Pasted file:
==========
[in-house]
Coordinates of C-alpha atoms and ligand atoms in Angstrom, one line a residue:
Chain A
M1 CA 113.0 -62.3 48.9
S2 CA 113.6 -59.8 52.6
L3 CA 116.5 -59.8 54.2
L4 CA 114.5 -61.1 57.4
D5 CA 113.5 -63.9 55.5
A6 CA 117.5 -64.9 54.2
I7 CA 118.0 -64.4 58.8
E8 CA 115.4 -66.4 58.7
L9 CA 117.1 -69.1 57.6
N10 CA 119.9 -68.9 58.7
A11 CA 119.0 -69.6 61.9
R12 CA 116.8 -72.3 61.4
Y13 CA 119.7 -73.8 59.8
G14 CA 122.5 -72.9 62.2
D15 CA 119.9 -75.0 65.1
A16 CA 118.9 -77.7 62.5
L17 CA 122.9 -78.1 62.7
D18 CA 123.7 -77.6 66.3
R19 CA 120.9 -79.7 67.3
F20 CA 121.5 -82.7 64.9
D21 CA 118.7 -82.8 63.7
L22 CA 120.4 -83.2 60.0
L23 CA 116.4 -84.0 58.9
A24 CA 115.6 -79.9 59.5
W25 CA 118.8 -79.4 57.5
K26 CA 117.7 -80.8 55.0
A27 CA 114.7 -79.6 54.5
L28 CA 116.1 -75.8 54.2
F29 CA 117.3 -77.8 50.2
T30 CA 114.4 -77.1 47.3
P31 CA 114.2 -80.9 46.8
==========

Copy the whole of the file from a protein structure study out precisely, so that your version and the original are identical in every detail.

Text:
[in-house]
Coordinates of C-alpha atoms and ligand atoms in Angstrom, one line a residue:
Chain A
M1 CA 113.0 -62.3 48.9
S2 CA 113.6 -59.8 52.6
L3 CA 116.5 -59.8 54.2
L4 CA 114.5 -61.1 57.4
D5 CA 113.5 -63.9 55.5
A6 CA 117.5 -64.9 54.2
I7 CA 118.0 -64.4 58.8
E8 CA 115.4 -66.4 58.7
L9 CA 117.1 -69.1 57.6
N10 CA 119.9 -68.9 58.7
A11 CA 119.0 -69.6 61.9
R12 CA 116.8 -72.3 61.4
Y13 CA 119.7 -73.8 59.8
G14 CA 122.5 -72.9 62.2
D15 CA 119.9 -75.0 65.1
A16 CA 118.9 -77.7 62.5
L17 CA 122.9 -78.1 62.7
D18 CA 123.7 -77.6 66.3
R19 CA 120.9 -79.7 67.3
F20 CA 121.5 -82.7 64.9
D21 CA 118.7 -82.8 63.7
L22 CA 120.4 -83.2 60.0
L23 CA 116.4 -84.0 58.9
A24 CA 115.6 -79.9 59.5
W25 CA 118.8 -79.4 57.5
K26 CA 117.7 -80.8 55.0
A27 CA 114.7 -79.6 54.5
L28 CA 116.1 -75.8 54.2
F29 CA 117.3 -77.8 50.2
T30 CA 114.4 -77.1 47.3
P31 CA 114.2 -80.9 46.8